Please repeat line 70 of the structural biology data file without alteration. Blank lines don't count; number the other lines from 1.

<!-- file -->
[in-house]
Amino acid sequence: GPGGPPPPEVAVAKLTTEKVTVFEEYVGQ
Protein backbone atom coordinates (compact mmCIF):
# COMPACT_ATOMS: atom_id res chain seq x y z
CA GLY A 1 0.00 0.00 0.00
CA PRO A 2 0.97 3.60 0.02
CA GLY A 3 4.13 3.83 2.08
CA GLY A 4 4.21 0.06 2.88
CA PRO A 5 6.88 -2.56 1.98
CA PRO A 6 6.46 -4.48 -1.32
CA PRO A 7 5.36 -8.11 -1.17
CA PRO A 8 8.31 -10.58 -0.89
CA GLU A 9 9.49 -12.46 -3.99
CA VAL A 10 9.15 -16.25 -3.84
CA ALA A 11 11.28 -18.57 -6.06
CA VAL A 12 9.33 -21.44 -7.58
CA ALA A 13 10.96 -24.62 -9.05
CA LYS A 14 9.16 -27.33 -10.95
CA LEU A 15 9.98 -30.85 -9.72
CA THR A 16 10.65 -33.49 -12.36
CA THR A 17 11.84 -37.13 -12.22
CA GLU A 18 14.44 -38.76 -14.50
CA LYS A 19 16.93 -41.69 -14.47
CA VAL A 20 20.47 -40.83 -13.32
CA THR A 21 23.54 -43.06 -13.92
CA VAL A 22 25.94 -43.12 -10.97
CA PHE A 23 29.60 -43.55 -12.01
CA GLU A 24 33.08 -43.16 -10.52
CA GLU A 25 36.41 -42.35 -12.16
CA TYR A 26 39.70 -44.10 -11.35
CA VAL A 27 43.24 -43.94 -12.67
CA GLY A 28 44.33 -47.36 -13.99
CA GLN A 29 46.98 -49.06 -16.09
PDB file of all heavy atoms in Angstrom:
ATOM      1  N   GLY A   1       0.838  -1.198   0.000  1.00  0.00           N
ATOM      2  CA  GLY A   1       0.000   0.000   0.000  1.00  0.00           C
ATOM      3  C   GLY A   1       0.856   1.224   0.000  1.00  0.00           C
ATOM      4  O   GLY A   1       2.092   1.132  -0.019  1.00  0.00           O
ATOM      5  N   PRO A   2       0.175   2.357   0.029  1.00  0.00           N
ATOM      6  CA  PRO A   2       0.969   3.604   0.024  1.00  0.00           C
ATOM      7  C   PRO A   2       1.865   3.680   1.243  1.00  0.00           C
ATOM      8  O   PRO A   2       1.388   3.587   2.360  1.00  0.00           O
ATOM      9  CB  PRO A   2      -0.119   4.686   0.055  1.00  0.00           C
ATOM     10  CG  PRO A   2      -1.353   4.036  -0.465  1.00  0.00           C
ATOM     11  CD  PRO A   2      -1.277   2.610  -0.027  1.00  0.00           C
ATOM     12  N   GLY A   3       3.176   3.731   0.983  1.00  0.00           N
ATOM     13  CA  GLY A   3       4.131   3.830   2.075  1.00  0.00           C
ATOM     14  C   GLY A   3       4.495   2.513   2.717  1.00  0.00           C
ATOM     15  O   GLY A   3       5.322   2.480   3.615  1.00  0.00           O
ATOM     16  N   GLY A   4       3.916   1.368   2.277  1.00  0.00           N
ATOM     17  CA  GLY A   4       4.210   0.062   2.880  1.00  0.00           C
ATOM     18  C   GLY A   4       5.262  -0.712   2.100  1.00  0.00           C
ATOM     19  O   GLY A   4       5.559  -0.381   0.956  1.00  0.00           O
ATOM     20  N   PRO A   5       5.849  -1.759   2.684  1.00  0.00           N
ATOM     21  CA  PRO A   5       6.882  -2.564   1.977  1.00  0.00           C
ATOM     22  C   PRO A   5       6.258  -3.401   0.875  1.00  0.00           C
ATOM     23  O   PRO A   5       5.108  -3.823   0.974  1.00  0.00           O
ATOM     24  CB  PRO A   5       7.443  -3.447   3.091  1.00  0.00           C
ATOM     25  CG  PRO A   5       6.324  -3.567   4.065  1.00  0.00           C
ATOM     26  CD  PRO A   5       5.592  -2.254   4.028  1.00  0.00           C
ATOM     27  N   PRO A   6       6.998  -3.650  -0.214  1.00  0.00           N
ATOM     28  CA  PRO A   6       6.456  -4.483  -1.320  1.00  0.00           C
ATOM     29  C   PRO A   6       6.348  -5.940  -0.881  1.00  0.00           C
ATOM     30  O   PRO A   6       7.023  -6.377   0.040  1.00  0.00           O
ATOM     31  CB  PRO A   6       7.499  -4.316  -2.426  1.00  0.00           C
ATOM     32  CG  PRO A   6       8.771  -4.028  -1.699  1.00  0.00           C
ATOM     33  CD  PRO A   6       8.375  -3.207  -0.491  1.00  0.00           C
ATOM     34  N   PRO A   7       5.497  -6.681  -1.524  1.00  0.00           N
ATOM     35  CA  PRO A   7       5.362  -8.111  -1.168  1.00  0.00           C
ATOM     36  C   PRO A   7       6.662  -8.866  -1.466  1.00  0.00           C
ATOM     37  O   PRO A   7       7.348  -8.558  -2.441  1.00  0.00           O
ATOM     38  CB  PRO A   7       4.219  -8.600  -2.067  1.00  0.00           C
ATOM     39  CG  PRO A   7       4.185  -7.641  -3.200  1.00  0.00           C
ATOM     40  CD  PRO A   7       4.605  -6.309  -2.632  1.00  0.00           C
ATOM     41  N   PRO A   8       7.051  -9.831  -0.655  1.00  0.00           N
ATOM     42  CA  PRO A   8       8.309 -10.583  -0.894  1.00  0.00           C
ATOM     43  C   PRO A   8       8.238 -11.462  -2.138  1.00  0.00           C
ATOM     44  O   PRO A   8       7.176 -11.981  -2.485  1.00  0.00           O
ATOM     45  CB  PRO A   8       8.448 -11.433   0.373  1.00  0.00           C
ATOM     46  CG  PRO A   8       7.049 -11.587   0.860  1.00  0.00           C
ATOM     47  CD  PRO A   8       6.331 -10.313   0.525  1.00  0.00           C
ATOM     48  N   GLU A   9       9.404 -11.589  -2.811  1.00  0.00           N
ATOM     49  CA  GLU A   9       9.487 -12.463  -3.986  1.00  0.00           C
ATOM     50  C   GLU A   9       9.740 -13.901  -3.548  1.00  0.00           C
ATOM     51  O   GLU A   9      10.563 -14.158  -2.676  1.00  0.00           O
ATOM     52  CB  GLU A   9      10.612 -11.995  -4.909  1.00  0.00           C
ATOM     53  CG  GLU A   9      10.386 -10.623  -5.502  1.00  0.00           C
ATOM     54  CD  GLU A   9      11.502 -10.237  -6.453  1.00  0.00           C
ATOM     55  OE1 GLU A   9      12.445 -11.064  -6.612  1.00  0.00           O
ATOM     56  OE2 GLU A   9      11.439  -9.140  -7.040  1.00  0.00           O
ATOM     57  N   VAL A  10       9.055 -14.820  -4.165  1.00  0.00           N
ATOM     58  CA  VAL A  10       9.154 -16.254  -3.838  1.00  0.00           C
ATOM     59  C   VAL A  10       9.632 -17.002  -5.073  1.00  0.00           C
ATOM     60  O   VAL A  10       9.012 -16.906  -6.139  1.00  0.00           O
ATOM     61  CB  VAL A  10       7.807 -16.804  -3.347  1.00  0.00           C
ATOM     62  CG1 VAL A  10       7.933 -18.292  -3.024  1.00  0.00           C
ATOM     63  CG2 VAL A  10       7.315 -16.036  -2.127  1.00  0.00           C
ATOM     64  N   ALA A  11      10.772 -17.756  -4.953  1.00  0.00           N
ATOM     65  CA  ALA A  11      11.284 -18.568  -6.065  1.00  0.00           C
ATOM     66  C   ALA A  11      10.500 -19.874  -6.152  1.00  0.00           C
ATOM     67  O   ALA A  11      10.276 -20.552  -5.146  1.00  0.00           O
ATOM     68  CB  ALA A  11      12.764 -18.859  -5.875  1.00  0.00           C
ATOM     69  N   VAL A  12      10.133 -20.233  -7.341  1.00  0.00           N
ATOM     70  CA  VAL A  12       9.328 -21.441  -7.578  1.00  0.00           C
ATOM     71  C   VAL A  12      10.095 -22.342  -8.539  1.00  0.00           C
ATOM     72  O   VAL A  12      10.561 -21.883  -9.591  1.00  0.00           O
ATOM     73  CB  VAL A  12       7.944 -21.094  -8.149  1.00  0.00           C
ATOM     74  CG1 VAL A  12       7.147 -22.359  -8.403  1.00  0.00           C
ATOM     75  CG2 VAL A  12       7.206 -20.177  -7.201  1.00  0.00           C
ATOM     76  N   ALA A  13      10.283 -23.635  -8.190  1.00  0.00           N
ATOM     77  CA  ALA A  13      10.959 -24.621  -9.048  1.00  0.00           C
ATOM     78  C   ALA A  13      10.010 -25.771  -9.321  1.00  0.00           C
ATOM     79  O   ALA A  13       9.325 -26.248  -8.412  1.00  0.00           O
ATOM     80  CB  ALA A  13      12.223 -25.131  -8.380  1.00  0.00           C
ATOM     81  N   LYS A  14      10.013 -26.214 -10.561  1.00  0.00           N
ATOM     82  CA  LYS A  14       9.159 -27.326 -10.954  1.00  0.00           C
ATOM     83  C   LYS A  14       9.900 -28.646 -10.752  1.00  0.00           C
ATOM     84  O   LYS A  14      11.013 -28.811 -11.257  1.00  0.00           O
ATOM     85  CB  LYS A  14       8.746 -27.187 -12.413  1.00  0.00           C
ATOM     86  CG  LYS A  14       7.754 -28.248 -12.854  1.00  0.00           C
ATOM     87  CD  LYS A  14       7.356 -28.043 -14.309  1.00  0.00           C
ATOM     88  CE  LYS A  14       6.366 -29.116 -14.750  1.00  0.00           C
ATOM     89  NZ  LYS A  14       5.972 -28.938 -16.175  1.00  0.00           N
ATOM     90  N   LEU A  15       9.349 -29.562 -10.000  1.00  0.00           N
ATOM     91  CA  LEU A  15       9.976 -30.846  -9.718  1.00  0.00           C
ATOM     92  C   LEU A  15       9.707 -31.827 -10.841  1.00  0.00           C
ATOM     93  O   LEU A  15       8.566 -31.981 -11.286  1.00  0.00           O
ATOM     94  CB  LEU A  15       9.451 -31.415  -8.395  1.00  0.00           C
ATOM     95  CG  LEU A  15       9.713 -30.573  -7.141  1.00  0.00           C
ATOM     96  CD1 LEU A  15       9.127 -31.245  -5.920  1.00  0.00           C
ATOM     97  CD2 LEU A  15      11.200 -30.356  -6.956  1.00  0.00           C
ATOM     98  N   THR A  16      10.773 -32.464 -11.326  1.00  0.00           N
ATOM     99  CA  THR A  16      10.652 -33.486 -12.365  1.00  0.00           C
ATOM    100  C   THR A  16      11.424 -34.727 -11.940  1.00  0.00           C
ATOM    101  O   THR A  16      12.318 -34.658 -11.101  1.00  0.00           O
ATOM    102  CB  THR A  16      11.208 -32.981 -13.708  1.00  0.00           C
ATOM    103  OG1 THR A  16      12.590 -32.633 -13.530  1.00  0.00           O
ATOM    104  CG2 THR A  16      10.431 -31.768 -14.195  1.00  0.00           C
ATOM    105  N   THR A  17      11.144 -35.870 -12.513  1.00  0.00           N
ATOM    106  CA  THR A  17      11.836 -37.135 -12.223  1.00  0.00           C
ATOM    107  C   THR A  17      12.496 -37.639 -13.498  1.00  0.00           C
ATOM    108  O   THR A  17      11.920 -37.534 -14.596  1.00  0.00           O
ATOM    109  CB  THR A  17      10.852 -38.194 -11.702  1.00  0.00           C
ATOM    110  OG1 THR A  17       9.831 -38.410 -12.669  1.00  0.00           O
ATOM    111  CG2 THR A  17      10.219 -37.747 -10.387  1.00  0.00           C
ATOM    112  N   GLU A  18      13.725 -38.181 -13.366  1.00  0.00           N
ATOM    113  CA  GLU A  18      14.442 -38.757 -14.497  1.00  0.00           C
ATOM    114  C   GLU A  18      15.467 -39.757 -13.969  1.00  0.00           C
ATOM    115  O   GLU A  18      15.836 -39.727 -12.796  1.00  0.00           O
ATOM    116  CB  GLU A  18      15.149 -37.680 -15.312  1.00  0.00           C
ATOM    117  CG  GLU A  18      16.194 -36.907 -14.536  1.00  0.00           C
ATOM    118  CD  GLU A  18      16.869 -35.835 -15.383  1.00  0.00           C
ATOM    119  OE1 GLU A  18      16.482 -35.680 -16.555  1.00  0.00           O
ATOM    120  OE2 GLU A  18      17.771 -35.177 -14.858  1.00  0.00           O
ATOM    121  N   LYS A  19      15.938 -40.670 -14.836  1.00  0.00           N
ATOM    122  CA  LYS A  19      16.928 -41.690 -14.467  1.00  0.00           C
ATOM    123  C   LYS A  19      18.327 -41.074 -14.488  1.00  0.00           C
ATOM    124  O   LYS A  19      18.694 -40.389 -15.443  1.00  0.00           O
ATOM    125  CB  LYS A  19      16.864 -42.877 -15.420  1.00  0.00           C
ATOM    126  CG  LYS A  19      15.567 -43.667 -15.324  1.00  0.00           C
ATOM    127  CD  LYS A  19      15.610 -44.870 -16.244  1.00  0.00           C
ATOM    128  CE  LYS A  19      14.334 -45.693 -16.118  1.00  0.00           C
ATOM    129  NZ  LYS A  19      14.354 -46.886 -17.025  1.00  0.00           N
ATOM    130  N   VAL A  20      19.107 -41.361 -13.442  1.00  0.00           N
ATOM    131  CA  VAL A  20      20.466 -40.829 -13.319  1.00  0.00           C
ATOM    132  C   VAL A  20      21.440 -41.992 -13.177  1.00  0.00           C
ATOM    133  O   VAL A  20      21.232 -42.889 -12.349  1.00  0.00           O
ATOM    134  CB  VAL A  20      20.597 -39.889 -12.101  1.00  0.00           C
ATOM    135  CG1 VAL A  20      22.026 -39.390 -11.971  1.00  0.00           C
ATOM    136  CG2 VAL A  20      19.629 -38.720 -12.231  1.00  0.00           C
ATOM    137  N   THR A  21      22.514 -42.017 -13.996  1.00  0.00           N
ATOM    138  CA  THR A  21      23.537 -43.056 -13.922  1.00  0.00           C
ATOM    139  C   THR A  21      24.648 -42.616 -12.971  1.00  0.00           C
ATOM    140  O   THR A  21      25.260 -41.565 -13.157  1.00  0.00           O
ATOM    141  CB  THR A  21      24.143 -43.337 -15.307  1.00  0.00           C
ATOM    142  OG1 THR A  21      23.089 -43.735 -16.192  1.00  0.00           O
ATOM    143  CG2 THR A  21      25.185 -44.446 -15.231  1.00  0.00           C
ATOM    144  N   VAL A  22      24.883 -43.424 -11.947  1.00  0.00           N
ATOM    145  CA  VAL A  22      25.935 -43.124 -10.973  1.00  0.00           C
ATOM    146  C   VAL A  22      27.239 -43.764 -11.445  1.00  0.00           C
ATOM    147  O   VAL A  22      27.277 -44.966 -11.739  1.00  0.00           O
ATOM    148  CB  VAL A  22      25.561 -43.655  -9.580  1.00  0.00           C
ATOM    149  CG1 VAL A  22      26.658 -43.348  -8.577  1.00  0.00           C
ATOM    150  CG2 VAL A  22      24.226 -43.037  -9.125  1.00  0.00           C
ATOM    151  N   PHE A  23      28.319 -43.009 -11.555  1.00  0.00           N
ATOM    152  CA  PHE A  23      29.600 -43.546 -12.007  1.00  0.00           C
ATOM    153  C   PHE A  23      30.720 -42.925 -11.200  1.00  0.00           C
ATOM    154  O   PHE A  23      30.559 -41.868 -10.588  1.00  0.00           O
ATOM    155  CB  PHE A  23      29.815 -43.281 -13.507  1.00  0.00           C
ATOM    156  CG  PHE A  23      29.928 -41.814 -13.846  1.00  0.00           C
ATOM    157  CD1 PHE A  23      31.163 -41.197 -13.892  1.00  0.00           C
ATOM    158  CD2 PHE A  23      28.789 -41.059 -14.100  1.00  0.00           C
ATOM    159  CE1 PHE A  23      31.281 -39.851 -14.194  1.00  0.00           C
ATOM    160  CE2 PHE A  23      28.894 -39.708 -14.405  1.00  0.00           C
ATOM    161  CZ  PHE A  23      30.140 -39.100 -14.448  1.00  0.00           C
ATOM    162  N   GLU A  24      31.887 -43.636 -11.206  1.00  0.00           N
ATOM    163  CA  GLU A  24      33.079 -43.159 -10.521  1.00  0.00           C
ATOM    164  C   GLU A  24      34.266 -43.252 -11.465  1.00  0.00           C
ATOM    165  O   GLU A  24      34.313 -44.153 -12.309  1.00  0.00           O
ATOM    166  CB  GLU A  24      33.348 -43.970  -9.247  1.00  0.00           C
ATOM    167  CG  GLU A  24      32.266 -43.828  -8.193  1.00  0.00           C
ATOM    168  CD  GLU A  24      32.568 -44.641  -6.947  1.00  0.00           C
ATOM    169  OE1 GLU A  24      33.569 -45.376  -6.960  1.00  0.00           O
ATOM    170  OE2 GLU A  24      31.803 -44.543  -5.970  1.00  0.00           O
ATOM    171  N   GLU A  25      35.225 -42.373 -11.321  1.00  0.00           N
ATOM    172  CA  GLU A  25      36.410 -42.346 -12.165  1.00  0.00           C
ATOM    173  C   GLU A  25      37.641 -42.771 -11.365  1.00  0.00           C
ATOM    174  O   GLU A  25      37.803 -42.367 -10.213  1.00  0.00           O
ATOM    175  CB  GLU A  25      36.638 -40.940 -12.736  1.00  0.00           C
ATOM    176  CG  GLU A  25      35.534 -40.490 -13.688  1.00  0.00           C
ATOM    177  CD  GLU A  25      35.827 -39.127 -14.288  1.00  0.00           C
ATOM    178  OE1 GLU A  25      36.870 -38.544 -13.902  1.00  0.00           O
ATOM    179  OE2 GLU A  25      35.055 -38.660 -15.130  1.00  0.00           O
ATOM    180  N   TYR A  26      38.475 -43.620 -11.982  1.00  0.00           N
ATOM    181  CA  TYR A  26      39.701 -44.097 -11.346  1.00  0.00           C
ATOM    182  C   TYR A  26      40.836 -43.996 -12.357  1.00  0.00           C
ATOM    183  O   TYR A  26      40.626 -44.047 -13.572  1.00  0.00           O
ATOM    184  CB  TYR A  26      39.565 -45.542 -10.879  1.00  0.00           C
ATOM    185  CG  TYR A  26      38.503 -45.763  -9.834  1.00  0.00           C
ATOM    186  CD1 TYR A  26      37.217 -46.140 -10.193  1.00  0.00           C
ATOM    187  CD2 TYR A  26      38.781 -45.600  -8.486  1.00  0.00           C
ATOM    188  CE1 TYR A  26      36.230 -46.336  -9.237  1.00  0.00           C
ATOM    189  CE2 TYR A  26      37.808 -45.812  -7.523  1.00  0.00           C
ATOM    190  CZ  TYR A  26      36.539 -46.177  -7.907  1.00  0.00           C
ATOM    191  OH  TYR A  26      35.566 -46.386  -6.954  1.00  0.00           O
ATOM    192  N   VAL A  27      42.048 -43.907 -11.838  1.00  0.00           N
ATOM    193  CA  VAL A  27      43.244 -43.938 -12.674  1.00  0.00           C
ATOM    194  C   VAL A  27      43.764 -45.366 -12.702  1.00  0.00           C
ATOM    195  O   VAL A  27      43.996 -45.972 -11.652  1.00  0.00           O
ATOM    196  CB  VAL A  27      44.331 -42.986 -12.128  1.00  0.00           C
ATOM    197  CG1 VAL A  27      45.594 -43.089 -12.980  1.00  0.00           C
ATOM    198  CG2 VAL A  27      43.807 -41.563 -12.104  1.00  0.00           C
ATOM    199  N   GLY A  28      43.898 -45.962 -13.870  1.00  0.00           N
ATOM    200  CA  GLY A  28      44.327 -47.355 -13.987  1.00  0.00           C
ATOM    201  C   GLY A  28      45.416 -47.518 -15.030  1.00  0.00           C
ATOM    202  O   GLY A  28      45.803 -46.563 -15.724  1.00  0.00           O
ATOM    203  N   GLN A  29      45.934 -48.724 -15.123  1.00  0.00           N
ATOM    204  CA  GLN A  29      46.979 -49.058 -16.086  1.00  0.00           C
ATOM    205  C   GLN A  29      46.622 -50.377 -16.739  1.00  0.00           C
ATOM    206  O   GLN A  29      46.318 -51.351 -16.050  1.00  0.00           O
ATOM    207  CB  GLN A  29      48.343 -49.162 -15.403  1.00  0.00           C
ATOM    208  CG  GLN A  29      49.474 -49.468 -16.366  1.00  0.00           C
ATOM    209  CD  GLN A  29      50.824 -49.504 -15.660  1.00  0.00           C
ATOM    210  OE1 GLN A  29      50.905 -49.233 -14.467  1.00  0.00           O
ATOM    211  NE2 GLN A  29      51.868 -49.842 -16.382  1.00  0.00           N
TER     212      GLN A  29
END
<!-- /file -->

ATOM     36  C   PRO A   7       6.662  -8.866  -1.466  1.00  0.00           C